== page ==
I the last few years people are starting to use the Li-Ion 18650 cells to power their vehicles but these cells don’t have the same minimum limit of the Li-Po cells, they can go down to 3v per cell with relative safety for them.
Well, regarding cell and battery monitoring I do think that the ArduPilot firmware can go easily much further with very little effort from the developers team, I am not a developer but I understand what can or can’t be considered as “relatively easy” for them.
What I would propose for an almost perfect battery management on the parameters config is:
- Cell type option (Li-Ion or LiPo)… these are the most common.
- Cell max and min voltages (ex.: Max=4.2v & Min=3v)
- Cell count (4 Cells or 3 Cells… whatever)
With these 3 new options to filled by the users I consider that the calculations would be much more precise because if right now I plug a battery to the system that is at 70% of its charge it will be displayed as 100% as the FW will assume that you are plugging a fully charged battery when in reality it is not… thats not accurate or safe in any means. If the system knows that this particular vehicle will be used with a Li-Ion battery with 3 cells where the Max voltage per cell is 4.2v and the Min voltage per cell is 3v and, if you plug a certain battery that has 11.8v than the system will know and display that this battery is at 77.77% of its charge… how?
3 x 4.2v = 12.6v (MAX)
3 x 3v = 9v (MIN)
12.6v - 9v = 3.6v (Li-Ion battery Voltage Range (100%) according to the user input)
11.8v - 9v = 2.8v (Remaining Voltage = (X%) on the pack)
X% = (2.8v x 100%) / 3.6v = 77.77%
Adapting this very simple equation to a single cell voltage, the system can also display the assumed average voltage per cell as some of us like to see it to know when to stop or replace the battery pack.
Other thing related with batteries… I don’t see the point of introducing on the parameters the total battery capacity in mAh because it is not accurate at all… I did the test cheating the system… introducing a value completely different from the real one and what it shown at the end does not correspond to the reality at all…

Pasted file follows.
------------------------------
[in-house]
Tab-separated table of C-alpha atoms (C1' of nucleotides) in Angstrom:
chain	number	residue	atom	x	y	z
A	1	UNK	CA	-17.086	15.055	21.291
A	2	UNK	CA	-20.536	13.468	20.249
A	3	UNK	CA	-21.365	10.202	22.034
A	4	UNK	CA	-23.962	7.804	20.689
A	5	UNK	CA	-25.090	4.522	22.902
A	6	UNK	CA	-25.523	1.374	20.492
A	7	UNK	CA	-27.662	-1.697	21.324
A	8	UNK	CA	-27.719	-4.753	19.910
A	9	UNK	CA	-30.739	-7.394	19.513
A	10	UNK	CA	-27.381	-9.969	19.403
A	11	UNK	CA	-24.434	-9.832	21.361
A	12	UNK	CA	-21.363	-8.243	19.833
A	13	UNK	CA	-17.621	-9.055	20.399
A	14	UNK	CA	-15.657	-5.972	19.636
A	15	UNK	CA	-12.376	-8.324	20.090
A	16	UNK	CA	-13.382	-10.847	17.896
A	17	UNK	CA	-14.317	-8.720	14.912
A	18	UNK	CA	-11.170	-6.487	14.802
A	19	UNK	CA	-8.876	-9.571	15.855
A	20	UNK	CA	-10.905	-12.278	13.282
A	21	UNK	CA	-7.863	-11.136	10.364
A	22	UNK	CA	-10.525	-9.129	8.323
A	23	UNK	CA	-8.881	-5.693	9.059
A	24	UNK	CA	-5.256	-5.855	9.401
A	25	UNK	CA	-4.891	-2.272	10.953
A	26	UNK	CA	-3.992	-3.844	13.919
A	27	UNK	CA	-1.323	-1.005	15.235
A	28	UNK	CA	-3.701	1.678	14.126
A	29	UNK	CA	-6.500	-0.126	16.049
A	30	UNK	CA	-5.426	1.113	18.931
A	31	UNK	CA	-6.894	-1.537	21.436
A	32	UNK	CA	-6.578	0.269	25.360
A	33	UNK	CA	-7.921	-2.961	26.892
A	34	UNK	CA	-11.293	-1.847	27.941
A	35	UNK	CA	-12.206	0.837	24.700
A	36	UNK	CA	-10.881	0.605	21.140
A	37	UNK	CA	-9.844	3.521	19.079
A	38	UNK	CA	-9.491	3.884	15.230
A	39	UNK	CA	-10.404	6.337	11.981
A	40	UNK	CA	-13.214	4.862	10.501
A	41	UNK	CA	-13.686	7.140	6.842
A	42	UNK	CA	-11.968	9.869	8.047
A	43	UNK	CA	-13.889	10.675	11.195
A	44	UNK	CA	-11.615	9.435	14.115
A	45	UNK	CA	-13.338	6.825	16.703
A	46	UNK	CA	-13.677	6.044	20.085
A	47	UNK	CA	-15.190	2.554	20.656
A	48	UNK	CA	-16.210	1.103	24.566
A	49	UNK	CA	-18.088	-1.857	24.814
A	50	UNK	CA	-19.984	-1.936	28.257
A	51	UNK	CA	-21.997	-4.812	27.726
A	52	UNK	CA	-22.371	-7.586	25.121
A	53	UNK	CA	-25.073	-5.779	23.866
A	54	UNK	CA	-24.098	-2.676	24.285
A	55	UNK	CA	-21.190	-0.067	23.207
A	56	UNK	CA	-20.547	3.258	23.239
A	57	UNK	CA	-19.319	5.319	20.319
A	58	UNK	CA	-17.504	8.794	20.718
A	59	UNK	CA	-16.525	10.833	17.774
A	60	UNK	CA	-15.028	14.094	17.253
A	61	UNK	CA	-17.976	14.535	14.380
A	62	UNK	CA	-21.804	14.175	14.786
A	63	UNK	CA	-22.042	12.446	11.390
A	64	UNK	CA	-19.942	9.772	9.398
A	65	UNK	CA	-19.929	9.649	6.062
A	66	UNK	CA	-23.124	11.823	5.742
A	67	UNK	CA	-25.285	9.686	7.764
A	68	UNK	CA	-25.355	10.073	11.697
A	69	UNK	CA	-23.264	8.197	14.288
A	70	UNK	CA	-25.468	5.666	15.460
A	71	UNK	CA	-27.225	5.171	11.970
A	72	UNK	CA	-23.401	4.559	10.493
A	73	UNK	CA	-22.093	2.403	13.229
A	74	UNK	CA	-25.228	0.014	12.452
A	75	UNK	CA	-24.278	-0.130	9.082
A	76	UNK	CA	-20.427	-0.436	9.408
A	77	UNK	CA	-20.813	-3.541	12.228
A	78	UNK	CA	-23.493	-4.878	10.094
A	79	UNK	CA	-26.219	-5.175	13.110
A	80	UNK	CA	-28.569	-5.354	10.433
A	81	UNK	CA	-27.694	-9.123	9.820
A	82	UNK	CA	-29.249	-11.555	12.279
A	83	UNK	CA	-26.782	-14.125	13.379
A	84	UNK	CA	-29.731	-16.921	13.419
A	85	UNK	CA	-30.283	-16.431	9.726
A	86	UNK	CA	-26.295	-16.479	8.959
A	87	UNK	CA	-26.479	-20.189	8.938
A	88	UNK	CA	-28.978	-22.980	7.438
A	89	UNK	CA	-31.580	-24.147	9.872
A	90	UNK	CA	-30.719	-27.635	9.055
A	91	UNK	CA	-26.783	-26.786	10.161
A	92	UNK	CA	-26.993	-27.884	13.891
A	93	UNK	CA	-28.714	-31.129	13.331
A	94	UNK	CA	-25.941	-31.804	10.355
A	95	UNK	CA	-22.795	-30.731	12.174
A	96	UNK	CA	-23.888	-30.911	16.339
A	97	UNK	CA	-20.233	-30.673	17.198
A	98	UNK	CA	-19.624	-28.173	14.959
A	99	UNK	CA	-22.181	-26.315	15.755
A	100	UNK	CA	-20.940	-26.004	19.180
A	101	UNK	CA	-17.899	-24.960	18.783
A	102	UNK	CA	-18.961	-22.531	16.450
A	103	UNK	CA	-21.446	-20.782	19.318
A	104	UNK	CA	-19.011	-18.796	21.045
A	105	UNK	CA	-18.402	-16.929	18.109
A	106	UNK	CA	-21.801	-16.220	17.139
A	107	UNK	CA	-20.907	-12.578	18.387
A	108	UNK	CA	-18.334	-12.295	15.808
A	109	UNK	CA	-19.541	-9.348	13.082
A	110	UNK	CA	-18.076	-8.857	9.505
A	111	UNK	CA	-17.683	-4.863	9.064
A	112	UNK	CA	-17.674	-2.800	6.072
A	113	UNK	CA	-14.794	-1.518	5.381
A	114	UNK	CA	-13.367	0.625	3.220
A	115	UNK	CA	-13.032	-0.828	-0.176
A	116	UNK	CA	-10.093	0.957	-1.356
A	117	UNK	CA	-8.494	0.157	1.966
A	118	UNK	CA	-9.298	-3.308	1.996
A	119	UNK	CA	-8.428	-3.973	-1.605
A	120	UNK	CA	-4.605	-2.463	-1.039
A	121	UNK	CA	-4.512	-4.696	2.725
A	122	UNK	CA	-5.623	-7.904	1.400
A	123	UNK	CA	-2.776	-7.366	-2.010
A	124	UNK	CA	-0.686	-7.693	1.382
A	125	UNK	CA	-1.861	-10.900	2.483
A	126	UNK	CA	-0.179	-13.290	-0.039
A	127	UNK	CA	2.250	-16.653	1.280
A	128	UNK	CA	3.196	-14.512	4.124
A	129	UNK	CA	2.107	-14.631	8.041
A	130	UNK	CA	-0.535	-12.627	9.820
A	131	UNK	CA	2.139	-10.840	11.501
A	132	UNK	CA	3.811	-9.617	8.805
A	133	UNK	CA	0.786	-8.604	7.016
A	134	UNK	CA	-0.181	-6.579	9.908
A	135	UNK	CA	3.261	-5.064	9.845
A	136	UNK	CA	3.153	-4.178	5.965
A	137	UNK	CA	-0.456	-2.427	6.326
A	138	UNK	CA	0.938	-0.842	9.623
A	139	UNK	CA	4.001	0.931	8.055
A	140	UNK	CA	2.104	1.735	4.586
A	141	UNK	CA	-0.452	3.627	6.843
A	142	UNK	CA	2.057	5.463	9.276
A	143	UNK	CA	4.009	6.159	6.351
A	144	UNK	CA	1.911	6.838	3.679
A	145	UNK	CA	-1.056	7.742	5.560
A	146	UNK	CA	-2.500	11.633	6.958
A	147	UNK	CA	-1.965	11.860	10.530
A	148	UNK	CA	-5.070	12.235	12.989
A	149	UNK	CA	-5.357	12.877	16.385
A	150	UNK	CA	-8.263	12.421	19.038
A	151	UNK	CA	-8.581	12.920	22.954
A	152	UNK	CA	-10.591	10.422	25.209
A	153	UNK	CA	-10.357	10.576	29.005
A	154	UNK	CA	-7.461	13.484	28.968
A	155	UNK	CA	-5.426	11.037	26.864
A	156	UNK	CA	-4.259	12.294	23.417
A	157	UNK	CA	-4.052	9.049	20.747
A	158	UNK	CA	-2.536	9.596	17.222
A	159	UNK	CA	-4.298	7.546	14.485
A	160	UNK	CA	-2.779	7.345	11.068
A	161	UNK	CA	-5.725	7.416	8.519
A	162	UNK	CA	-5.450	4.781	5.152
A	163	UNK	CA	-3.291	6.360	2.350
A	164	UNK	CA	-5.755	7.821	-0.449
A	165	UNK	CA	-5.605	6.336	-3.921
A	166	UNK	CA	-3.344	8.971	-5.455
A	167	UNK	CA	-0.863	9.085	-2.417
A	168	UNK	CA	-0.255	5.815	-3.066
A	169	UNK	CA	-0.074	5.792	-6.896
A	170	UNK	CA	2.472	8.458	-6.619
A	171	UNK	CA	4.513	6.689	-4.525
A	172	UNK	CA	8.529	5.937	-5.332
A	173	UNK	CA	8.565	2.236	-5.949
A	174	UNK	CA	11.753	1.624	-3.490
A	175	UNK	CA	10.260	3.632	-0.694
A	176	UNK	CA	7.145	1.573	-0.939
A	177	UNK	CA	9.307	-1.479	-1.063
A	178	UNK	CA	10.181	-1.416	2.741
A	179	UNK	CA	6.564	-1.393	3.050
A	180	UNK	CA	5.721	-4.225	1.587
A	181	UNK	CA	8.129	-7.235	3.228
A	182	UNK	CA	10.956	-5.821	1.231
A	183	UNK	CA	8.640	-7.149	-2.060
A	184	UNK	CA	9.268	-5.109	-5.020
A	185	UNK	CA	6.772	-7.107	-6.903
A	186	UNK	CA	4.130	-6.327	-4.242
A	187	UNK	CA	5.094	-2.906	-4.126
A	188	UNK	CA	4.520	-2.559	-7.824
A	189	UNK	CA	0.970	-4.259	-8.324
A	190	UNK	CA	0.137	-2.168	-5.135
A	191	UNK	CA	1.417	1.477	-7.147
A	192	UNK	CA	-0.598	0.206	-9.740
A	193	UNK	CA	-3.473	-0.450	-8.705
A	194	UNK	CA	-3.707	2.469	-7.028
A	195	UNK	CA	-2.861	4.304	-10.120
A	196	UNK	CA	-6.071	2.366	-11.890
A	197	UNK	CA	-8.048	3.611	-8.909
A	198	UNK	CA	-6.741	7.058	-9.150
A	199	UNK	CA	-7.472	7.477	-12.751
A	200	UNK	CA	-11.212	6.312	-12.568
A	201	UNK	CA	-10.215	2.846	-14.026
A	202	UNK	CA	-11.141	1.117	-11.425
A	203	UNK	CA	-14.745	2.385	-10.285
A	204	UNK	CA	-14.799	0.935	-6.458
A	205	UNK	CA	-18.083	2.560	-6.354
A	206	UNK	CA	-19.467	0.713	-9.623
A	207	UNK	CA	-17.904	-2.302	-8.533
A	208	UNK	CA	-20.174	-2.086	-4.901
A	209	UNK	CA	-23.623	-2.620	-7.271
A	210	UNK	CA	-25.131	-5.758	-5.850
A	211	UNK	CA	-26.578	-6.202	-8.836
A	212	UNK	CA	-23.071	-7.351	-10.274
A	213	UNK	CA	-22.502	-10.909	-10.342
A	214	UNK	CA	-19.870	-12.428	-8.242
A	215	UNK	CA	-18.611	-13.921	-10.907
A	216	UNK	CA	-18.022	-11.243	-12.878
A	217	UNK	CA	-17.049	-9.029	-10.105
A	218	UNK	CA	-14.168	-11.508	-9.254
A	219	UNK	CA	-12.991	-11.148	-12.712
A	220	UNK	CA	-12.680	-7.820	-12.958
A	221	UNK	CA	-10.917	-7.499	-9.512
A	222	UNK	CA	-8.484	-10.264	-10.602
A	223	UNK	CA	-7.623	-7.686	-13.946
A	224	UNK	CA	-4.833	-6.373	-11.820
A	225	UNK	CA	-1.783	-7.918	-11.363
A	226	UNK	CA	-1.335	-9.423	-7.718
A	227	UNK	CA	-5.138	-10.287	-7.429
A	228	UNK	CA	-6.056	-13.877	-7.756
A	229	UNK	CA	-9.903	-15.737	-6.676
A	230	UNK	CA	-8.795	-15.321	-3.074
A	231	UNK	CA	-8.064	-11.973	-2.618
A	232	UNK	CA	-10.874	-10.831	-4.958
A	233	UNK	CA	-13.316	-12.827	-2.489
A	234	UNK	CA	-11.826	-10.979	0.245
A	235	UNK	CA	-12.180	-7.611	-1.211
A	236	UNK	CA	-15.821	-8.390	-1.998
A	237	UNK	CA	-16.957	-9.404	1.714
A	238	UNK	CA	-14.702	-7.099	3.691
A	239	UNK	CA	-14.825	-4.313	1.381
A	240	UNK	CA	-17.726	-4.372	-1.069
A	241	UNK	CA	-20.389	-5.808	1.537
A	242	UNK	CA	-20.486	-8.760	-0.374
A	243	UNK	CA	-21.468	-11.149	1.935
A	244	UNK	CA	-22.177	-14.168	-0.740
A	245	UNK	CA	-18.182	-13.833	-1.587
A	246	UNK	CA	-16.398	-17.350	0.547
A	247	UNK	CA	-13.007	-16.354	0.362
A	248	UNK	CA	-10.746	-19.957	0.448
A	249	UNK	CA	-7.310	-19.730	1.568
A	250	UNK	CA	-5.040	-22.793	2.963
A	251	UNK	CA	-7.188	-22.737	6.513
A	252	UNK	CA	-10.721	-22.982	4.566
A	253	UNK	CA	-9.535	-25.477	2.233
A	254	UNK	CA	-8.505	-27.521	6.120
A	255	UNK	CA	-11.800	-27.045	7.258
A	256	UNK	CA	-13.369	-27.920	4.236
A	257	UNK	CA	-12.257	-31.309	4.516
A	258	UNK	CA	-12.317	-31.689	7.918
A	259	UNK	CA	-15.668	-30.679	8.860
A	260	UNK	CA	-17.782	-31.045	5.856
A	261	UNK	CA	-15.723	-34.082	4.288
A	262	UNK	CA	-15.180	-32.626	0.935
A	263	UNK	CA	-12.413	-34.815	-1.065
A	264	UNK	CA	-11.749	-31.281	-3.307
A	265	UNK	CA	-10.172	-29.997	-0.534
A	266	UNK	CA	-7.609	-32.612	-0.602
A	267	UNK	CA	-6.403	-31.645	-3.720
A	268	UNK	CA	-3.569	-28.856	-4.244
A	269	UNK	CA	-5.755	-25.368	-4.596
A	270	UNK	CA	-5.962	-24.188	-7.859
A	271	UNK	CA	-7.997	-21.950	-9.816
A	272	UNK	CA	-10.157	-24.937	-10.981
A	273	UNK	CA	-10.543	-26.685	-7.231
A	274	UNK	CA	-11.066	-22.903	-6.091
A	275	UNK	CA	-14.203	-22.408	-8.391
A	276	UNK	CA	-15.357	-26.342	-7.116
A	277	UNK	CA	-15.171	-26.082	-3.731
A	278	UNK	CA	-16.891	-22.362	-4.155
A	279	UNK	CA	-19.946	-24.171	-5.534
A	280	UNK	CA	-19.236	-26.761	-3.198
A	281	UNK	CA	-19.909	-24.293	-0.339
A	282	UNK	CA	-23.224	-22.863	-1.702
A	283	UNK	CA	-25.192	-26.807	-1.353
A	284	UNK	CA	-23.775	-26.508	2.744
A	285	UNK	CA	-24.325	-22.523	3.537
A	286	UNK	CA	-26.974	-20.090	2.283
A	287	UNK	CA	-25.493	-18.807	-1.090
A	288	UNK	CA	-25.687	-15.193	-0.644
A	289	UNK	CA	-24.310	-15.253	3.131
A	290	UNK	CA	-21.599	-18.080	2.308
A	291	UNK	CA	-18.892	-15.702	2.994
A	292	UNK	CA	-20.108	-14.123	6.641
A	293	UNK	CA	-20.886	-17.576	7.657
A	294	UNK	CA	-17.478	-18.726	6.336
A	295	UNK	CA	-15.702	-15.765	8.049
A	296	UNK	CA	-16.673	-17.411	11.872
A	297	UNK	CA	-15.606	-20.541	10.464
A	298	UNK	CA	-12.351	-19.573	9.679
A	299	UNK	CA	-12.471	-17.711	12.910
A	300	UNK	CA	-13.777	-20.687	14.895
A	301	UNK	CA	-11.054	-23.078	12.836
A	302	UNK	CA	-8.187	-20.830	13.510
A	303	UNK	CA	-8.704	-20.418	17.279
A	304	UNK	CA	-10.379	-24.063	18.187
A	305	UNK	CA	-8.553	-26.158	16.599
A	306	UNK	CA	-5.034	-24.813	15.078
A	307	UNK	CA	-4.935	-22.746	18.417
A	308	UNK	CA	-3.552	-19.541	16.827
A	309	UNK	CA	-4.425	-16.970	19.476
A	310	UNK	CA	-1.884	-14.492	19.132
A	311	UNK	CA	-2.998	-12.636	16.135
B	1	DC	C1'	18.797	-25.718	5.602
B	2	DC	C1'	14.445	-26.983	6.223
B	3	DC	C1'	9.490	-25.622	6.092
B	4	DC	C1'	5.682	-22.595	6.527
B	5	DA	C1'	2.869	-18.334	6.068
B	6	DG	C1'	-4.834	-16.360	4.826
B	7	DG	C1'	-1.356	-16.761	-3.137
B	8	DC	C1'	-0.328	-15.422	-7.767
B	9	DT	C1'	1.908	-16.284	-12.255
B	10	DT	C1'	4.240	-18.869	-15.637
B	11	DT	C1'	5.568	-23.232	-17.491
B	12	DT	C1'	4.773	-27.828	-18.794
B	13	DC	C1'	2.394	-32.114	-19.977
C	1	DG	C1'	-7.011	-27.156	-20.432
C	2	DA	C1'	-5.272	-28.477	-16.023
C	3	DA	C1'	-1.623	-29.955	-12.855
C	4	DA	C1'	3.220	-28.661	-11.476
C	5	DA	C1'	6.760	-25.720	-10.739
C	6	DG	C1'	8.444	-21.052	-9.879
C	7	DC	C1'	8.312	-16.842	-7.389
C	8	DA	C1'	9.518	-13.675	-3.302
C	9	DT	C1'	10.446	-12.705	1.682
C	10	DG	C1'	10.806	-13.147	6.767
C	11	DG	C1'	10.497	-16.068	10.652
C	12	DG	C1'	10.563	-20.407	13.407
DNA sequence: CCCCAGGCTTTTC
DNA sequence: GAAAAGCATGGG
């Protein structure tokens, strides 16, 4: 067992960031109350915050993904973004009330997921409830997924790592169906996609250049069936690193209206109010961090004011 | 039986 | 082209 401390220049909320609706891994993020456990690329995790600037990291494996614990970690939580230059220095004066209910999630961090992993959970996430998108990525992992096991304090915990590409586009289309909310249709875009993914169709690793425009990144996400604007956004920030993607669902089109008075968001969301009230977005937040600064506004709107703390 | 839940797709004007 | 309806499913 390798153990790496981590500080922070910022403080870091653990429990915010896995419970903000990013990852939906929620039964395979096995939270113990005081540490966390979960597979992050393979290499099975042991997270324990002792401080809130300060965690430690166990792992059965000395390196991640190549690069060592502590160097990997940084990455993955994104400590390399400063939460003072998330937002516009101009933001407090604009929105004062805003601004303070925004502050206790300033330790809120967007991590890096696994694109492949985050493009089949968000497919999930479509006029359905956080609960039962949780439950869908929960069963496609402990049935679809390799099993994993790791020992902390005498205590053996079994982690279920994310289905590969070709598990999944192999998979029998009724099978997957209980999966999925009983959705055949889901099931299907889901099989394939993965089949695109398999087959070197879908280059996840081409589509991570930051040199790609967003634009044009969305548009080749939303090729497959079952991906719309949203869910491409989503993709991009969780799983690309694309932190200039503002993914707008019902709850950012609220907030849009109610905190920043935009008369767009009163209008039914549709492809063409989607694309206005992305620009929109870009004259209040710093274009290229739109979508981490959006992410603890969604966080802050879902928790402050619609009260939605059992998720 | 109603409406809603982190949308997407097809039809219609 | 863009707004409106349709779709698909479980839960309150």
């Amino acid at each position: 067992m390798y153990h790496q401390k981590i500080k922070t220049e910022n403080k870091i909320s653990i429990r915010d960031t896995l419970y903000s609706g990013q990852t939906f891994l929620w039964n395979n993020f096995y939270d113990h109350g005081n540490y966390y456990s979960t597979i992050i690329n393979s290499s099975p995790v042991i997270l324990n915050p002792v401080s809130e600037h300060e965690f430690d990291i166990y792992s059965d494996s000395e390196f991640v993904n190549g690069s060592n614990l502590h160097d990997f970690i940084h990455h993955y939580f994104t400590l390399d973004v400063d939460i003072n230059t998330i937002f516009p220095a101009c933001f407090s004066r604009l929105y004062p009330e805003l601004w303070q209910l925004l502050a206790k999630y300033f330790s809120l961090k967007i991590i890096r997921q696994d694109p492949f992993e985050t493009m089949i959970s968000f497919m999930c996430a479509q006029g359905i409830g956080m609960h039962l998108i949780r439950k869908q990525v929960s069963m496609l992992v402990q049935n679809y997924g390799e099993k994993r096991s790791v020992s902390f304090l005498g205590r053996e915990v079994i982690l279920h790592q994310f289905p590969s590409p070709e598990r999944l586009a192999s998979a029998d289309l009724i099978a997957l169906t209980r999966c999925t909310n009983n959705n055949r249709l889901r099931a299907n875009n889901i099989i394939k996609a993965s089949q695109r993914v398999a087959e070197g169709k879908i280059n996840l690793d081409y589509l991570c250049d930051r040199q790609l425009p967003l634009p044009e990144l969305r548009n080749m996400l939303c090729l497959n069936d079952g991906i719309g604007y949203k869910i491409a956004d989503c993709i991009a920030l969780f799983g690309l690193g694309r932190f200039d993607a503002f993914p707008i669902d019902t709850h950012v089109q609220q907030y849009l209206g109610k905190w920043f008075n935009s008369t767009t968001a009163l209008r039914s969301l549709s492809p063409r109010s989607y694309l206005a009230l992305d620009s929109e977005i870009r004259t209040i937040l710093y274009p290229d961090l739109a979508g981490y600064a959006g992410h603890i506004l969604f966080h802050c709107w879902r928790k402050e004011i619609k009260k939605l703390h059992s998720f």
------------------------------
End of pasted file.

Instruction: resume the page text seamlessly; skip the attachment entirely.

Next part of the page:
I am really convinced that the system is even calculation the battery percentage by the consumed amperage versus the battery capacity amperage introduced by the user and this is leading all of us in a potential fatal error… just use the the equation above using the voltage and take away the battery amperage capacity field from the parameters… At least for me it is enough to know how many Amps I am consuming instantly and the total Amps consumed so far.
All I am talking about here was tested on a simple Arduino and worked perfectly… much better than on the ArduPilot
Please Developers Team, read this and implement it… PLEASE!!!
This is a real safety issue
The current percentage is based on the parameter capacity - the used current, there is no voltage checking. That’s the reason why every battery shows 100% when you plug it in.
The problem with the voltage based assumption is that every battery has a different discharge profile. Although I have to admit that I would fund this approach more suitable.
Right what I thought is happening… this is by far a really dangerous type of measuring and monitoring… The flight controller are equipped with voltage sensors externally or even internally for some so, why aren’t they using it for a proper monitoring on battery percentage??
As I said, filling the battery capacity manually and use it for calculations is, in my point of view a potentially fatal mistake… fortunately I have never used it to guide my self on battery monitoring to decide if I have yet enough battery to keep flying or it is already time to land.
I hope the Devs start to use the tools properly from now on
I’ll be available to help whenever they need the best I can within my knowledge boundaries.
Just for the record… I develop special remote equipment for television cameras so, I know a little bit of what I am speaking about this “power things”.
There are other arguments in this discussion and I don’t necessarily agree with your approach.
It all depends on the level of user competence you are aiming the information at.
We do long commercial flights and it is the battery voltage above all else that I keep my eye on.
And it is NOT the absolute voltage as all nice clean lab tests might suggest.